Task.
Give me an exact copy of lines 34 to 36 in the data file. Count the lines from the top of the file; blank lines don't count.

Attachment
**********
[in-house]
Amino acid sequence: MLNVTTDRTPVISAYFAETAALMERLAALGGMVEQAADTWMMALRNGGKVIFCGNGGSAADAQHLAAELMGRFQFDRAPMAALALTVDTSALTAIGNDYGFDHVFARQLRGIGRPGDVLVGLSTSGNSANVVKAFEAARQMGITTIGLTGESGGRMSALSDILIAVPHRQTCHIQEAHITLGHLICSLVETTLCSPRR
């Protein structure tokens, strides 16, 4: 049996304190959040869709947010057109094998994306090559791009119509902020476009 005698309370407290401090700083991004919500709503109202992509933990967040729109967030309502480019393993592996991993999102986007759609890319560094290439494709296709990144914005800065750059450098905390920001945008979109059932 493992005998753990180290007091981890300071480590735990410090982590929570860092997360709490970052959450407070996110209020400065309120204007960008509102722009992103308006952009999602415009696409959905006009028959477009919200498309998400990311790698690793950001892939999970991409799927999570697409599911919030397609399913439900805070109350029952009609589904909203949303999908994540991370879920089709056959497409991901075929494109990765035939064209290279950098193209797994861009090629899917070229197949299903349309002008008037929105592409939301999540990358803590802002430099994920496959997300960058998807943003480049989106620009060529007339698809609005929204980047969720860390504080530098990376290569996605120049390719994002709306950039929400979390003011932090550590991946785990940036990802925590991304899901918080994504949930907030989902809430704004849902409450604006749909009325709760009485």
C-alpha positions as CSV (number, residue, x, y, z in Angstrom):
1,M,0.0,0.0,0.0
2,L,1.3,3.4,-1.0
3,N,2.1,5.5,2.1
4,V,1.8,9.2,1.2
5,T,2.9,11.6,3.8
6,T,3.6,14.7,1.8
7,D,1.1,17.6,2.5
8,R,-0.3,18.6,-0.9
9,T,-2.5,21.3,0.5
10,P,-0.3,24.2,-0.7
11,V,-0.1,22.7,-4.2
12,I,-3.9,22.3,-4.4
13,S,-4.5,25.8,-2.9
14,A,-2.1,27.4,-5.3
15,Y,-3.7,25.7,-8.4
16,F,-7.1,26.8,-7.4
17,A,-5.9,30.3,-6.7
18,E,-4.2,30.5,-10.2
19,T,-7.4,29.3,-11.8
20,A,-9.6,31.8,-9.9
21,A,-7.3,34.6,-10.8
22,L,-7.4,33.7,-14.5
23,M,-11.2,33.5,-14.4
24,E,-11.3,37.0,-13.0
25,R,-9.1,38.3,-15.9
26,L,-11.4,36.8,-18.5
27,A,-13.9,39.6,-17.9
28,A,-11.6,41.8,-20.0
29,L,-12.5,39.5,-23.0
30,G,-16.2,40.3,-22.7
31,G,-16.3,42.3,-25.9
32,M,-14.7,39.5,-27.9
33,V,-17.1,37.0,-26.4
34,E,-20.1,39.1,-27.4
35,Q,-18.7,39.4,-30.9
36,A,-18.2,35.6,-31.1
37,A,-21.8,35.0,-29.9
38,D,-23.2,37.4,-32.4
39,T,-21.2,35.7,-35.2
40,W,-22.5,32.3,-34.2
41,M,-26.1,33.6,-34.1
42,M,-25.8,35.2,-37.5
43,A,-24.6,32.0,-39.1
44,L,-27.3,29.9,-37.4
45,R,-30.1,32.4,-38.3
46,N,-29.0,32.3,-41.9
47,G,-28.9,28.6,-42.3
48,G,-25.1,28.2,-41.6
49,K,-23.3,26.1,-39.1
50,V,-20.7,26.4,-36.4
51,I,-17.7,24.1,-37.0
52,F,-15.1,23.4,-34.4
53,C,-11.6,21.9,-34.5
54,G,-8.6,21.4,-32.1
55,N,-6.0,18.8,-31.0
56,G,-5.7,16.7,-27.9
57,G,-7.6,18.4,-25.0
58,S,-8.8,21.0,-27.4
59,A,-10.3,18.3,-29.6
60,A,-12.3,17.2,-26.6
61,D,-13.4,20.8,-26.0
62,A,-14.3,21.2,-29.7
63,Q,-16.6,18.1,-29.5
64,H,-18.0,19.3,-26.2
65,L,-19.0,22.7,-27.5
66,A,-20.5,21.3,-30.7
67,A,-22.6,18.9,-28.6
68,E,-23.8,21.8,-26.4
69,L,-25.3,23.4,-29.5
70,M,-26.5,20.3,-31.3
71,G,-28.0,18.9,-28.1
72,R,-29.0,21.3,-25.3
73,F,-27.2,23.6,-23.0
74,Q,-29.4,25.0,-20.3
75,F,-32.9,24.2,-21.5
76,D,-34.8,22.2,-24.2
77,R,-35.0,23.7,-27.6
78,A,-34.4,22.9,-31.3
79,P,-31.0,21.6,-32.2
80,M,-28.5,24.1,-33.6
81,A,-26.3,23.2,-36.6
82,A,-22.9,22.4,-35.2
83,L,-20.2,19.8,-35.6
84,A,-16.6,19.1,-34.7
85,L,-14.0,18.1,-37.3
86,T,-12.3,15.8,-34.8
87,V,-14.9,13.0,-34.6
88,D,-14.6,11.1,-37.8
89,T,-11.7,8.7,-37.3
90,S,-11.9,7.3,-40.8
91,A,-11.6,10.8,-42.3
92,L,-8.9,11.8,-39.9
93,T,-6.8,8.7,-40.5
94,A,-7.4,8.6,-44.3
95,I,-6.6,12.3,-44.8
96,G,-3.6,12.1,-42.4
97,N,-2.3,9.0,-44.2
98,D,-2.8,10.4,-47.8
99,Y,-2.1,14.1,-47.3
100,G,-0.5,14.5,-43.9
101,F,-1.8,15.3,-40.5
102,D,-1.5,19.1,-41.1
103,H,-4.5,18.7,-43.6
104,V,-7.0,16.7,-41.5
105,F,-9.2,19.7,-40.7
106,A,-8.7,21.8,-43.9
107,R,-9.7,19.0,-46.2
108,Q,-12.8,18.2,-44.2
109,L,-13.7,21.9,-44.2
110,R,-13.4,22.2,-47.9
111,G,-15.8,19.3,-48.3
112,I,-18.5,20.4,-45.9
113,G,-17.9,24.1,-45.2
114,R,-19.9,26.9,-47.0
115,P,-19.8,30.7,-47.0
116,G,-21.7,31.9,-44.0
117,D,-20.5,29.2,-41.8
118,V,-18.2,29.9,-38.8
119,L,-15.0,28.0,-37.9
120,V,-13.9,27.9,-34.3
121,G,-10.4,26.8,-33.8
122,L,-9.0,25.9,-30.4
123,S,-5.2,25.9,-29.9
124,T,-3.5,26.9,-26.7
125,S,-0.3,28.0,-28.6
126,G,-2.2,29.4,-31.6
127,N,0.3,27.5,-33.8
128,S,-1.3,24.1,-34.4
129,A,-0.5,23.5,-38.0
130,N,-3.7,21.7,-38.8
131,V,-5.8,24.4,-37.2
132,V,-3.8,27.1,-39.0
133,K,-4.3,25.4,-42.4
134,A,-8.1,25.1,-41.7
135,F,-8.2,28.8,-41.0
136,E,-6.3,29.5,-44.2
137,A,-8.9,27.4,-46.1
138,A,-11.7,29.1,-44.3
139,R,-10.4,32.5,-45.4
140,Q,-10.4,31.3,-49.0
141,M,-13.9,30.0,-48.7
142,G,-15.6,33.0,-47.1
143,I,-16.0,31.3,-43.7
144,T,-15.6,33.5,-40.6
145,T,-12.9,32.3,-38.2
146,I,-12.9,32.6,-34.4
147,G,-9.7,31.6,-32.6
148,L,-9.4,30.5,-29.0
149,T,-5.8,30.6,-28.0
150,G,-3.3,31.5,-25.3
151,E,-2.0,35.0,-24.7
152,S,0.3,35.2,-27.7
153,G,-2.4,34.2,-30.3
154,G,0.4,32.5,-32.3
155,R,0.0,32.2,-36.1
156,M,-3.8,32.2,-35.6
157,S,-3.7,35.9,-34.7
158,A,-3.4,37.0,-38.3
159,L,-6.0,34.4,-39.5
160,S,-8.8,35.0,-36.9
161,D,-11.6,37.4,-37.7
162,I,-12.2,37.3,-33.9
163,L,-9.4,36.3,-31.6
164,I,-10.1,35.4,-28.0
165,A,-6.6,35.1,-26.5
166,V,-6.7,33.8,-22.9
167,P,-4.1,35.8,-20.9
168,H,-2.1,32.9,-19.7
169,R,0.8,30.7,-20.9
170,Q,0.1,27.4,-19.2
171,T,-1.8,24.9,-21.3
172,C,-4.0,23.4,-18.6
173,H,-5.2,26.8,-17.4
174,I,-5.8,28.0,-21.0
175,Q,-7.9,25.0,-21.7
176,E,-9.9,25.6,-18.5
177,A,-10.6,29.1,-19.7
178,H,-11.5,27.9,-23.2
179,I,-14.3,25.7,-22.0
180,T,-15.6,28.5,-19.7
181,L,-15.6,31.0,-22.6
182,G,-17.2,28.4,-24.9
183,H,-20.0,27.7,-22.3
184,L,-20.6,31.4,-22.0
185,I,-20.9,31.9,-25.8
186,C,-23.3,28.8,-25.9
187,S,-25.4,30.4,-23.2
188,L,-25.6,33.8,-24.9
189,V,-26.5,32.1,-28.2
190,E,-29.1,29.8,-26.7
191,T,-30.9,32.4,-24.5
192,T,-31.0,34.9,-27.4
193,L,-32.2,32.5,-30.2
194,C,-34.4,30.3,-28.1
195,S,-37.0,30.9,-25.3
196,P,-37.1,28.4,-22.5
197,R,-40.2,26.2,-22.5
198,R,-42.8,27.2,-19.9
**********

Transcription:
30,G,-16.2,40.3,-22.7
31,G,-16.3,42.3,-25.9
32,M,-14.7,39.5,-27.9